Either the service has gotten better for iPhone users on the AT&T network or people are tired of complaining about it. I tend to think it the former more so than the latter. The iPad 3G has been out now for nearly three weeks and predictions of doom and gloom for the carrier didn't come to pass.We know over one million iPads have sold since launch, but the 3G model using AT&T's network just hit the streets May 1. It is estimated some 300,000 units were sold that first weekend, but that is only an estimate and I haven't been able to dig up more recent numbers. I think it is reasonable to estimate 500,000-750,000 have moved though since it launched.
I half expected the din from complaints over slow or dropped connections to reach a new high, but all seems relatively quite. The day the 3G model launched, Mike Elgan wrote a tale of woe that we can expect to come to pass for users on AT&T's network. He brings up a number of good points, but thus far, AT&T seems to be handling it fairly well. That isn't to say the experience is currently bliss. Service seems to be improving but it has room to improve further. That said, it didn't fall off a cliff as the 3G iPads came on line either.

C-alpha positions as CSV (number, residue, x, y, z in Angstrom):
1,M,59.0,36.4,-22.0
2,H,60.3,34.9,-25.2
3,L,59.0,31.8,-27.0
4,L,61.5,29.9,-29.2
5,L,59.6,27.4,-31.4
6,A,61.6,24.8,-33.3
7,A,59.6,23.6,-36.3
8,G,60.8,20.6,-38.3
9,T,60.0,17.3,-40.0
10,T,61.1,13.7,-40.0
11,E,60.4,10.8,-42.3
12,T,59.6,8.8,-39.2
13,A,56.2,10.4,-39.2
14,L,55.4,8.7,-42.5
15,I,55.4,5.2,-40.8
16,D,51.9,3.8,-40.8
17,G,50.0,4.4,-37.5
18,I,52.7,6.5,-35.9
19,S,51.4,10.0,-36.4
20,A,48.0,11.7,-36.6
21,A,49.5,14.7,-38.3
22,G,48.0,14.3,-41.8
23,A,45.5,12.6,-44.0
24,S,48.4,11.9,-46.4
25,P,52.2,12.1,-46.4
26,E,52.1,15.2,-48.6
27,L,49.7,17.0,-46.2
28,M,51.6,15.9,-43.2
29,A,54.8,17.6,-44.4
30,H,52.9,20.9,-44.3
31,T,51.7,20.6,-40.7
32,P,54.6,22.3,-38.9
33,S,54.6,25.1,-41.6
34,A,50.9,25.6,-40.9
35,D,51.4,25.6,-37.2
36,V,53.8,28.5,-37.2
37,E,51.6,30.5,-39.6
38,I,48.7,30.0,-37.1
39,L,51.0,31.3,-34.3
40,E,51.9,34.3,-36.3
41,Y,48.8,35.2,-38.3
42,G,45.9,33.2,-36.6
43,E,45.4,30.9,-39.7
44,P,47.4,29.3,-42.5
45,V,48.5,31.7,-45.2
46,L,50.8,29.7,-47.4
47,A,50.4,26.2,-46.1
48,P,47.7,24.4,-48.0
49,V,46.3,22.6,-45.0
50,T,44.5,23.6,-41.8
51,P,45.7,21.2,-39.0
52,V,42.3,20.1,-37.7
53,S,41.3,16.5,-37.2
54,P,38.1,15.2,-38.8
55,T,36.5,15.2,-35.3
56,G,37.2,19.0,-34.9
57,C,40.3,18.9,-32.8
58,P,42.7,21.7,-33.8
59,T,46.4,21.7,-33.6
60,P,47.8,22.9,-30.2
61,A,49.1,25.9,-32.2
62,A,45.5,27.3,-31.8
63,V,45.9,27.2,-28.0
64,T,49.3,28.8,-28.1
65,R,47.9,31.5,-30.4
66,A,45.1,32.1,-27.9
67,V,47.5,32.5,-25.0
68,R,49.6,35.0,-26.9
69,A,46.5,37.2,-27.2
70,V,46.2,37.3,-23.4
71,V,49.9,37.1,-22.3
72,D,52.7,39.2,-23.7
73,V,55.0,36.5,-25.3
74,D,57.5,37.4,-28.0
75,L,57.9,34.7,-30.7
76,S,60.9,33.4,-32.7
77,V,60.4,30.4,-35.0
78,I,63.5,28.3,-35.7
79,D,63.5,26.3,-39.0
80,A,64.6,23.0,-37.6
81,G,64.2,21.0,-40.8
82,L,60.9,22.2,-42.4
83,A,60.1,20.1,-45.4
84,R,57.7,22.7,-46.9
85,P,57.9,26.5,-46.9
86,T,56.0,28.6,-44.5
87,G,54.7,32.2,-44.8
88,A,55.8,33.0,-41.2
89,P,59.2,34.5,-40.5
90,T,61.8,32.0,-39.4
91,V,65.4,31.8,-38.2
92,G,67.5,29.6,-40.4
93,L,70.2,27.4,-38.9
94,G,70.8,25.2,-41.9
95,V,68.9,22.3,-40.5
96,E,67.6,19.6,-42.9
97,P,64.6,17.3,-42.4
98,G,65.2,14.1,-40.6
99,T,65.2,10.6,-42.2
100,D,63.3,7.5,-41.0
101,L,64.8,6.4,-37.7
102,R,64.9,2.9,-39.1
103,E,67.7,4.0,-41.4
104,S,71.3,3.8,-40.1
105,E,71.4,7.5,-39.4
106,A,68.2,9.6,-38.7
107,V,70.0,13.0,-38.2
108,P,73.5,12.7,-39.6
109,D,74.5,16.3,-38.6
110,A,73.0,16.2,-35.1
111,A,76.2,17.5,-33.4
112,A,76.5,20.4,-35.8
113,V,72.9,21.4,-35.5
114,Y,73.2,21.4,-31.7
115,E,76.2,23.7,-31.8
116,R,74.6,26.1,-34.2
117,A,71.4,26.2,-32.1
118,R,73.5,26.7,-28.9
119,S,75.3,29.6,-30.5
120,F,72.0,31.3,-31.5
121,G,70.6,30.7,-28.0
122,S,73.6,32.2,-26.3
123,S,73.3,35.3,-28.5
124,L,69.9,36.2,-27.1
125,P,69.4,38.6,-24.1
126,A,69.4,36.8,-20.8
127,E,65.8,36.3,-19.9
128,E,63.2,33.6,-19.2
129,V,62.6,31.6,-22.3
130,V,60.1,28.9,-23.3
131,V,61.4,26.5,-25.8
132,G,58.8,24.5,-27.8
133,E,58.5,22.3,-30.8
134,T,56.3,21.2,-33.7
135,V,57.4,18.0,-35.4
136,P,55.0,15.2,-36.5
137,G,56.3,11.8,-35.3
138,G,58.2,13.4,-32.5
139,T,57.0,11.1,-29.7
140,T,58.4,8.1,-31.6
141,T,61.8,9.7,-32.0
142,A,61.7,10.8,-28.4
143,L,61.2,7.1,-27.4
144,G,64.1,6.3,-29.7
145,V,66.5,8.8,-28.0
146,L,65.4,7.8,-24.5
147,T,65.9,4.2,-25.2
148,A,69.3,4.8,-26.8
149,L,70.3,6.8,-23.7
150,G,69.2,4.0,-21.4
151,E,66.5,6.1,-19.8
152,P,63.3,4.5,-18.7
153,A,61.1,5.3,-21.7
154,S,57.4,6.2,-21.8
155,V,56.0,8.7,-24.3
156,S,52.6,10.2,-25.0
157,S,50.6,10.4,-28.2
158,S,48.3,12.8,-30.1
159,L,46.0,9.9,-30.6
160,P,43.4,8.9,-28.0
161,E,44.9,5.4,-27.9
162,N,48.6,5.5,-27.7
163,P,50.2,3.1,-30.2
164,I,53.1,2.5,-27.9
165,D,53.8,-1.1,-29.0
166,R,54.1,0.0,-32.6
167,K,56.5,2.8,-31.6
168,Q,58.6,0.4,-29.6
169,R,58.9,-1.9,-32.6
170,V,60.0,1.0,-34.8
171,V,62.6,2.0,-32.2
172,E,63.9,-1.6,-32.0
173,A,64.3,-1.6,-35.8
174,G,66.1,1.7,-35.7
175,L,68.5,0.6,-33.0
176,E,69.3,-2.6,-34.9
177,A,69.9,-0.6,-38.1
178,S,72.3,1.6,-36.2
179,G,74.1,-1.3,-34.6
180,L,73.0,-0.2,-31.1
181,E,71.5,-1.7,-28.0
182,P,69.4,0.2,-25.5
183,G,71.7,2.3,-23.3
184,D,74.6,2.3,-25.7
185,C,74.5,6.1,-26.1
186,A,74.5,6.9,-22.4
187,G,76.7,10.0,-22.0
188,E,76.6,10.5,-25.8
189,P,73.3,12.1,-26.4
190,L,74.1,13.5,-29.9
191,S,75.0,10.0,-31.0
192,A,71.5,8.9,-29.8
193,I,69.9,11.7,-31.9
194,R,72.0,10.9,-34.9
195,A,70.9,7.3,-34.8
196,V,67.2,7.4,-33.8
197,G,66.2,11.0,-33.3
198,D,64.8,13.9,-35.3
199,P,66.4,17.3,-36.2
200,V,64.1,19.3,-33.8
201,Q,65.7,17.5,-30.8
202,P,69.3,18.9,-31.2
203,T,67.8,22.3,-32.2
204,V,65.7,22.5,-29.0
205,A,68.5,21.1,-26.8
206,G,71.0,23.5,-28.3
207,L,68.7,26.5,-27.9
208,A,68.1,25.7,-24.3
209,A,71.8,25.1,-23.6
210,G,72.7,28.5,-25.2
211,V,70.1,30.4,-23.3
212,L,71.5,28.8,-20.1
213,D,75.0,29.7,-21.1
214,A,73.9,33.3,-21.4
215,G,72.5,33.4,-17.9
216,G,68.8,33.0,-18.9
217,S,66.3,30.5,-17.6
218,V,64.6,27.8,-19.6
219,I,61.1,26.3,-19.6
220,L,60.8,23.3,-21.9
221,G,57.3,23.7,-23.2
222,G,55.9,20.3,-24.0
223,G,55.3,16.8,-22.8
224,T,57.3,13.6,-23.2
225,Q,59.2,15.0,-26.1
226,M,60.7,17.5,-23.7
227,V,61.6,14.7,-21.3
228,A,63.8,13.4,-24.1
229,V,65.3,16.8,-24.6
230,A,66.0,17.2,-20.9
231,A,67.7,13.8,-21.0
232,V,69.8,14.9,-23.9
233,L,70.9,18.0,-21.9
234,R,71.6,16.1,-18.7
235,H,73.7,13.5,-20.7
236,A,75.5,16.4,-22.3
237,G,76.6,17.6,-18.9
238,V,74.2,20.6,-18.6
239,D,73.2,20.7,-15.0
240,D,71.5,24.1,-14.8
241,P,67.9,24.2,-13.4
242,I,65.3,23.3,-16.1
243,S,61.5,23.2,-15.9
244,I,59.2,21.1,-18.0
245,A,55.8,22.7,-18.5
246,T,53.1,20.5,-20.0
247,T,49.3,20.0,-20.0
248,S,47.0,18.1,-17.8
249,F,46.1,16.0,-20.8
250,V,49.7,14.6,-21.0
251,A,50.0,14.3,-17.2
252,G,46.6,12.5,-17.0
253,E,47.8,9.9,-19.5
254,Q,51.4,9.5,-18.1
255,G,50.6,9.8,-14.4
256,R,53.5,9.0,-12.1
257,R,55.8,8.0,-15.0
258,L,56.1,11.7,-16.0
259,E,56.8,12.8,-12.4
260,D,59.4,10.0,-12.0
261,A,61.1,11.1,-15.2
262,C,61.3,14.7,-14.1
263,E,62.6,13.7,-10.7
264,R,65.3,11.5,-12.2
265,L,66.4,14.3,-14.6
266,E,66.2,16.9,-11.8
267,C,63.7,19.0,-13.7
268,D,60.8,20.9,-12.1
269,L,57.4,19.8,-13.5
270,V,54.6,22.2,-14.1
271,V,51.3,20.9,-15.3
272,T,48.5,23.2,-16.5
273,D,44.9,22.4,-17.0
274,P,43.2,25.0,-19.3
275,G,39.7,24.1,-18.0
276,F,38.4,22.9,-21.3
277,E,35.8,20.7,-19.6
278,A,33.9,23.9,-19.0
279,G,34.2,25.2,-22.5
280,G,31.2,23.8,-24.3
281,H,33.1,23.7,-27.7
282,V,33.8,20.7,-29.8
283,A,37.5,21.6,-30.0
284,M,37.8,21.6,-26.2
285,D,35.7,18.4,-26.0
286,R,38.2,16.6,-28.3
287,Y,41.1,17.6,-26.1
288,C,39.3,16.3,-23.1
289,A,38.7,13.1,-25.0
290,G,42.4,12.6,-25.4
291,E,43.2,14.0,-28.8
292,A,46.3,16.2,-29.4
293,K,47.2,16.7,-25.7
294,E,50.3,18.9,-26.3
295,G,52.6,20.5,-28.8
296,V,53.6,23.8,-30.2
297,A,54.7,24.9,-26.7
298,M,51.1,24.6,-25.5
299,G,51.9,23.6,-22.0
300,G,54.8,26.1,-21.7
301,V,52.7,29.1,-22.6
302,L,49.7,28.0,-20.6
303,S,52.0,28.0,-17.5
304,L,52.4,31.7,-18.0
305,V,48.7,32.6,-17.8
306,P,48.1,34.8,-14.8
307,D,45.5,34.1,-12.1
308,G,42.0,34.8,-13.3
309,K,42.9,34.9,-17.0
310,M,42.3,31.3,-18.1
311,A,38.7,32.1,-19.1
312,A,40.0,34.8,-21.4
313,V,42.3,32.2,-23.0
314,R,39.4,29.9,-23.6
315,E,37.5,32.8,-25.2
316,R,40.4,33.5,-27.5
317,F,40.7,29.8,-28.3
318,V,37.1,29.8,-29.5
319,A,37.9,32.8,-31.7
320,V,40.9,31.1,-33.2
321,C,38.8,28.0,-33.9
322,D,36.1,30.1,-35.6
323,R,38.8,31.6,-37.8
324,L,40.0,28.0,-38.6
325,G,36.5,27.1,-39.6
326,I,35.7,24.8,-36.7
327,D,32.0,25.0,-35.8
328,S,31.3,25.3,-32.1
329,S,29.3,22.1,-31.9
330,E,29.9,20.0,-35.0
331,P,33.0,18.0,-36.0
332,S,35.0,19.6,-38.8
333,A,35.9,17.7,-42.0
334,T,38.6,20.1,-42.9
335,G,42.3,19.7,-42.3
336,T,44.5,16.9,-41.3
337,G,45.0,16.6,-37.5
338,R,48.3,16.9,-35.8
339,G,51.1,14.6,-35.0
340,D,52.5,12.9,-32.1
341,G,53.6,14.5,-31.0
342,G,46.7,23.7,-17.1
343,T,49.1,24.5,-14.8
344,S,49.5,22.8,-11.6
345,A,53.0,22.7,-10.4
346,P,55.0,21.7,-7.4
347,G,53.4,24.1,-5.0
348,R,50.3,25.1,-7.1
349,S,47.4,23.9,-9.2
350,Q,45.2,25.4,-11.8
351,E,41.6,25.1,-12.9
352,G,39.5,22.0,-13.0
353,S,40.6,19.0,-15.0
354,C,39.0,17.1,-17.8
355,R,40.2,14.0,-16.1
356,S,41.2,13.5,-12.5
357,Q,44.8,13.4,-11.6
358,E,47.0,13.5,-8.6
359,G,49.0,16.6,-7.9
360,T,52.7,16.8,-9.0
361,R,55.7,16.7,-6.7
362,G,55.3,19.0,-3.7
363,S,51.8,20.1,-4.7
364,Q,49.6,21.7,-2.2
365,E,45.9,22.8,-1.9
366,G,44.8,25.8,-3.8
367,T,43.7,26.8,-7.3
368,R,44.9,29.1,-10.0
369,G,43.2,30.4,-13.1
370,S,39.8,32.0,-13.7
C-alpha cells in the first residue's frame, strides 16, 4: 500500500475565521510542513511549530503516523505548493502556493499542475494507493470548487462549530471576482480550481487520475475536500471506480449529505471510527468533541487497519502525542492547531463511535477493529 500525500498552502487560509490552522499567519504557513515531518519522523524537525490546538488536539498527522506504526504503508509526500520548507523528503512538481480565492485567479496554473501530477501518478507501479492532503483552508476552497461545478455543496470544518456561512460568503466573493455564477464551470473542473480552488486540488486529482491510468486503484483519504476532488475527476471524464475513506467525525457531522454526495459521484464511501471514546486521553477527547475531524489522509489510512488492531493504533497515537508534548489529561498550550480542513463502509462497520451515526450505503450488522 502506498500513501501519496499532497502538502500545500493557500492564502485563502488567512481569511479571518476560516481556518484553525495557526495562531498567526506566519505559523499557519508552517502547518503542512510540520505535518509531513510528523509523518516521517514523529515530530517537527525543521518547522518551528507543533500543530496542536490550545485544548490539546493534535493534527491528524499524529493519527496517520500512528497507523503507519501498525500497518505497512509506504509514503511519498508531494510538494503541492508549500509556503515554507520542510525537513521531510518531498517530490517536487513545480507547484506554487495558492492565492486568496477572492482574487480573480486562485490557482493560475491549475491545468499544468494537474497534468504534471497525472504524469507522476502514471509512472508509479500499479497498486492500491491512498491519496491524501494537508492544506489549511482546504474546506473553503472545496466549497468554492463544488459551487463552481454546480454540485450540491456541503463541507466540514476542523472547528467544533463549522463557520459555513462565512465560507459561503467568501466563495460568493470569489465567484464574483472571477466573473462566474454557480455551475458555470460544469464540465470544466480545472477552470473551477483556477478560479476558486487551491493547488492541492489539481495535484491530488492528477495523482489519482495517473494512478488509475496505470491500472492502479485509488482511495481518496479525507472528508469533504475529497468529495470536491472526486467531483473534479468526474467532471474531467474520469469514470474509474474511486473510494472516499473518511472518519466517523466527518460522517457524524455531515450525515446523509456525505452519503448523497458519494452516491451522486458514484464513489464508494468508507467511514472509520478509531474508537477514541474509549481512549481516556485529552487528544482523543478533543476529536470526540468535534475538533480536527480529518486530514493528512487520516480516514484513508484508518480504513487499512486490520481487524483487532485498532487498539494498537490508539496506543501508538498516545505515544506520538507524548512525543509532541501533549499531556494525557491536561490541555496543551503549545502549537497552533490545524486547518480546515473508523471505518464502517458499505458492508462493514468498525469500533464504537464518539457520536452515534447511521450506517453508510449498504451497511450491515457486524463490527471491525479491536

Tethering was announced with iPhone 3.0 released in 2009, but as of yet, we've not seen that feature turned on. Today, fellow blogger Eric Zeman discussed that iPhone 4.0 has a tethering configuration screen in the latest build, though the feature still isn't enabled, mainly to keep bandwidth consumption to a low enough level so as not to crash the network.
Do you think the worst of AT&T's problems are behind it or will the increasing number of 3G iPad's being sold and the forthcoming release of the fourth generation iPhone this summer cause a tidal wave that will bring us back to the days of frequent complaints of poor service?